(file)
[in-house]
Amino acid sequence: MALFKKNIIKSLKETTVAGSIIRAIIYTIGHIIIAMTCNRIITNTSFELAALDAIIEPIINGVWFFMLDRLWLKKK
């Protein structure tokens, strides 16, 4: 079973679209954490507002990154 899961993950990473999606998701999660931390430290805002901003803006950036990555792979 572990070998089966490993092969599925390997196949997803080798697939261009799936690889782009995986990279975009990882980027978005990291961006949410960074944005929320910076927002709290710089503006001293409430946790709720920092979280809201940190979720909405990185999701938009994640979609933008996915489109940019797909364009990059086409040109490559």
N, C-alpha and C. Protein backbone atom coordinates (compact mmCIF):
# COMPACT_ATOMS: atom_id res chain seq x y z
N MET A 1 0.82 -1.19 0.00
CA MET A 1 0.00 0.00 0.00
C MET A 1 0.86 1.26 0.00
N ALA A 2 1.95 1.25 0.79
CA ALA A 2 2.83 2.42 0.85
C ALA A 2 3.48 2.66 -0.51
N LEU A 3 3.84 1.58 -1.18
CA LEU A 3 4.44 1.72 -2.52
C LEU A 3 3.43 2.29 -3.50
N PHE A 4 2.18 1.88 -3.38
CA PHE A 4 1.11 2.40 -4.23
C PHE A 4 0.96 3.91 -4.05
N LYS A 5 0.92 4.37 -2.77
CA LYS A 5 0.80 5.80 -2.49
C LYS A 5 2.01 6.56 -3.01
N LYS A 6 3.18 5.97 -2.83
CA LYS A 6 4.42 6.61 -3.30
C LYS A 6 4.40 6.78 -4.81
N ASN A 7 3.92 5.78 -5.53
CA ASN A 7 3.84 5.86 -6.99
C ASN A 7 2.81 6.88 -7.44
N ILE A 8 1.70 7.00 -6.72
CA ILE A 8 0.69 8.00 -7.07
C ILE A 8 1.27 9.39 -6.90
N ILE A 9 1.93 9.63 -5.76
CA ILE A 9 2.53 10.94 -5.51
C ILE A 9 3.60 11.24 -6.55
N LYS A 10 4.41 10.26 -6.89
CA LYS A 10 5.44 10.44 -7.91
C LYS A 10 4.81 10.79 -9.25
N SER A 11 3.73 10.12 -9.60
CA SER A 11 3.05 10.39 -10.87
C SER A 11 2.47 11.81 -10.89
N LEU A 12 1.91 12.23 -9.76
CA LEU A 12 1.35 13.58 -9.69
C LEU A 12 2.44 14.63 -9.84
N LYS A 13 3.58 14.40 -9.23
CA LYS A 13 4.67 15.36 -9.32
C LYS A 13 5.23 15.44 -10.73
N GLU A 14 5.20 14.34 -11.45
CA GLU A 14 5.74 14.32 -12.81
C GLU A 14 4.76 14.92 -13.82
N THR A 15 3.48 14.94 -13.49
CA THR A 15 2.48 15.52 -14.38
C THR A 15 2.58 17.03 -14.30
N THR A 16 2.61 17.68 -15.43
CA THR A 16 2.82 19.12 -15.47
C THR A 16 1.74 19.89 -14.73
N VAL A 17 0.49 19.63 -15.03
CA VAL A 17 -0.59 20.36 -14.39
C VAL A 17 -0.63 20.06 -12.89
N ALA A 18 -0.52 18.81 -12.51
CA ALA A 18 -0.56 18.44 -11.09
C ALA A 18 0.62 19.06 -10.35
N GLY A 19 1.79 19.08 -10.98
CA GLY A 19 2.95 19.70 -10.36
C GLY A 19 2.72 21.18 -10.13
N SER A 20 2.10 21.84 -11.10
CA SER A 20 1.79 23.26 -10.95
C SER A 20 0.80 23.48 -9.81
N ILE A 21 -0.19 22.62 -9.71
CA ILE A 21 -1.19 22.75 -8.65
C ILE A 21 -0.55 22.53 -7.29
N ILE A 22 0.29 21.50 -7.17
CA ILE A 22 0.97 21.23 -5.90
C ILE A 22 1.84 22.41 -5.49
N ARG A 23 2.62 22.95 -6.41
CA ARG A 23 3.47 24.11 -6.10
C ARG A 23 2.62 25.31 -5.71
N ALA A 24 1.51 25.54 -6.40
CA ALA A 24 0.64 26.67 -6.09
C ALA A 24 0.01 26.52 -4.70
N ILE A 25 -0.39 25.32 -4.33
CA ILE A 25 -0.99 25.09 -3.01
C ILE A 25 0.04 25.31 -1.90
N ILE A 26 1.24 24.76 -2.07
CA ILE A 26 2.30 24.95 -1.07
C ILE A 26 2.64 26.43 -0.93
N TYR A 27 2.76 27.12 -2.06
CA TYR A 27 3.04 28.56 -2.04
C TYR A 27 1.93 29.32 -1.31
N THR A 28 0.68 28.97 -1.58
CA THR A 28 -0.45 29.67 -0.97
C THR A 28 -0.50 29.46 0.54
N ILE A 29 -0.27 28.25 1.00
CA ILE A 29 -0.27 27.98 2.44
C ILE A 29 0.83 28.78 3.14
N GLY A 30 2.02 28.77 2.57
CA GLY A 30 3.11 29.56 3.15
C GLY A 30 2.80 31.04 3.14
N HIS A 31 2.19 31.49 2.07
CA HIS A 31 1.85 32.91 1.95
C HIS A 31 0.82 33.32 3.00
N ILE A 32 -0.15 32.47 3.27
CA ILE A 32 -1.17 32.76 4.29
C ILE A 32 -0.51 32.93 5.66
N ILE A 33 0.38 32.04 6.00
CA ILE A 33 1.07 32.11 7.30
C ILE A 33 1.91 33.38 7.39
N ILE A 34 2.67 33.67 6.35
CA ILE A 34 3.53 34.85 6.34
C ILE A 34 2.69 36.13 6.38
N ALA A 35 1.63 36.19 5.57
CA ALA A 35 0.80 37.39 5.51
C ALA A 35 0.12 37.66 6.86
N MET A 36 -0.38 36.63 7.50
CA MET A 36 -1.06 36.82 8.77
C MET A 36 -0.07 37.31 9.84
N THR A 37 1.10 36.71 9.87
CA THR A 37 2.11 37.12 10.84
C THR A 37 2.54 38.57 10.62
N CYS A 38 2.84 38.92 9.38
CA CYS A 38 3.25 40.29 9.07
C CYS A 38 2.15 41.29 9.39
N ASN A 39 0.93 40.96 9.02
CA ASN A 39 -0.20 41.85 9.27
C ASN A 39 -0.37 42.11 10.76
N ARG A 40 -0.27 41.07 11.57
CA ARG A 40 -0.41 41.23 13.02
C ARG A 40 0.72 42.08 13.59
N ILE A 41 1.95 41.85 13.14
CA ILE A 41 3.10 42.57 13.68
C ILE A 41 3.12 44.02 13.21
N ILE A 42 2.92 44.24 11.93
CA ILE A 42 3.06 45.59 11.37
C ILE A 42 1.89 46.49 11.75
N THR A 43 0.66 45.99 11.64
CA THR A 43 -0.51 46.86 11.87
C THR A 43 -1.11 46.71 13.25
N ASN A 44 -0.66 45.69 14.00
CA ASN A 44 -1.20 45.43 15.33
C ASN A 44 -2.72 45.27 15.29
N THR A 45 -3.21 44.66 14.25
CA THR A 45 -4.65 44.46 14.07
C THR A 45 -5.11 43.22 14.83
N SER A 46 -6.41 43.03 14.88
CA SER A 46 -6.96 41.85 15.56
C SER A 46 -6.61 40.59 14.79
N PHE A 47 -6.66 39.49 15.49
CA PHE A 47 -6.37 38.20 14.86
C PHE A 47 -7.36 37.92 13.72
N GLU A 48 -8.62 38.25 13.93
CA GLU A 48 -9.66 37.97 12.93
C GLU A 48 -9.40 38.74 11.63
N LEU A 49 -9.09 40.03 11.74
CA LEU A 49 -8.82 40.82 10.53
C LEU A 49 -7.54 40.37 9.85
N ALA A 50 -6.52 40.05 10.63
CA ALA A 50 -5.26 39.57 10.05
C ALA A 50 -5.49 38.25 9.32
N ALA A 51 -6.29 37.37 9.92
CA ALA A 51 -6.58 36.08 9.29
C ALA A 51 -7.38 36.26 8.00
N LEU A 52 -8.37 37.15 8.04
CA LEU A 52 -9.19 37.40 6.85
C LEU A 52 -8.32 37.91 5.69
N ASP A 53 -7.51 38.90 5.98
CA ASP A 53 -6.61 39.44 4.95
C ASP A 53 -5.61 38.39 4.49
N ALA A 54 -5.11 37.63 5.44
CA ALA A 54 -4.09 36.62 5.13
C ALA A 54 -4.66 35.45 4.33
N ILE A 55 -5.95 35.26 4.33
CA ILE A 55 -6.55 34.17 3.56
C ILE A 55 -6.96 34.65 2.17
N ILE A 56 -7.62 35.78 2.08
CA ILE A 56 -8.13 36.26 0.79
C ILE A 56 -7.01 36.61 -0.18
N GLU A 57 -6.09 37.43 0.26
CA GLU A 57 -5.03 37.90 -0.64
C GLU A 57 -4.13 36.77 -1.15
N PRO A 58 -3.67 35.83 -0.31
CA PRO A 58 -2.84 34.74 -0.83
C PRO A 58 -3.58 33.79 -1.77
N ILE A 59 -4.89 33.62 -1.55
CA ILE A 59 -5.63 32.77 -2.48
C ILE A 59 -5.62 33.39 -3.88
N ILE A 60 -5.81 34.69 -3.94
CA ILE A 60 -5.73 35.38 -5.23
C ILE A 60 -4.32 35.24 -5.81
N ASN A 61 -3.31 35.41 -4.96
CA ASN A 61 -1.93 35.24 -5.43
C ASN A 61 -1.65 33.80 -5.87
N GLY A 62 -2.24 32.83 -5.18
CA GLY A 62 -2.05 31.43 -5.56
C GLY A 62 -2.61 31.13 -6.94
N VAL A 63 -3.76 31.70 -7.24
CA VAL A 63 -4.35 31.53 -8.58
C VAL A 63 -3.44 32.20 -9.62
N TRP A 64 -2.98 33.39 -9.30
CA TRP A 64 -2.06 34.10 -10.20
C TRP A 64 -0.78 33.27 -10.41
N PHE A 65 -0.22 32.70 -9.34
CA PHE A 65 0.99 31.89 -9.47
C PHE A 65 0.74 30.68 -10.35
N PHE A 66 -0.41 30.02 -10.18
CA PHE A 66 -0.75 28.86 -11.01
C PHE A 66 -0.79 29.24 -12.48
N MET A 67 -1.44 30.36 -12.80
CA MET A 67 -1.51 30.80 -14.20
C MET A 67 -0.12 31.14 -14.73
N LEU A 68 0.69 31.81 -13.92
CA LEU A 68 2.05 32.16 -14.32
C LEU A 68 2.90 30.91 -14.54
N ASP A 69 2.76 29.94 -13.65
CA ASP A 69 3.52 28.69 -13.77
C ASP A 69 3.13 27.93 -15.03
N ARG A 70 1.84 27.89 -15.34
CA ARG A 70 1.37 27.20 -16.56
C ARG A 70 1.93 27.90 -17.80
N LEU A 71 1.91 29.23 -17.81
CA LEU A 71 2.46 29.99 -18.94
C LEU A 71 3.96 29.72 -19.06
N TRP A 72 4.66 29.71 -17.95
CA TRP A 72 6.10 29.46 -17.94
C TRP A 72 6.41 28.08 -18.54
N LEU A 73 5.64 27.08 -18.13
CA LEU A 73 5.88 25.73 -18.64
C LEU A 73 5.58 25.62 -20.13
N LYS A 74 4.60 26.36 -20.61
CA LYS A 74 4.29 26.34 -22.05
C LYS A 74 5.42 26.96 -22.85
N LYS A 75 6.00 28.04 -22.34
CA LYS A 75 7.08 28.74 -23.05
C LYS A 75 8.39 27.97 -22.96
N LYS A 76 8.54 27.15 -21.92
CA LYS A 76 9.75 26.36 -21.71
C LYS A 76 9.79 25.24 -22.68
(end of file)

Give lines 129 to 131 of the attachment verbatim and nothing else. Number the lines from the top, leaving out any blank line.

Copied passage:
N ILE A 42 2.92 44.24 11.93
CA ILE A 42 3.06 45.59 11.37
C ILE A 42 1.89 46.49 11.75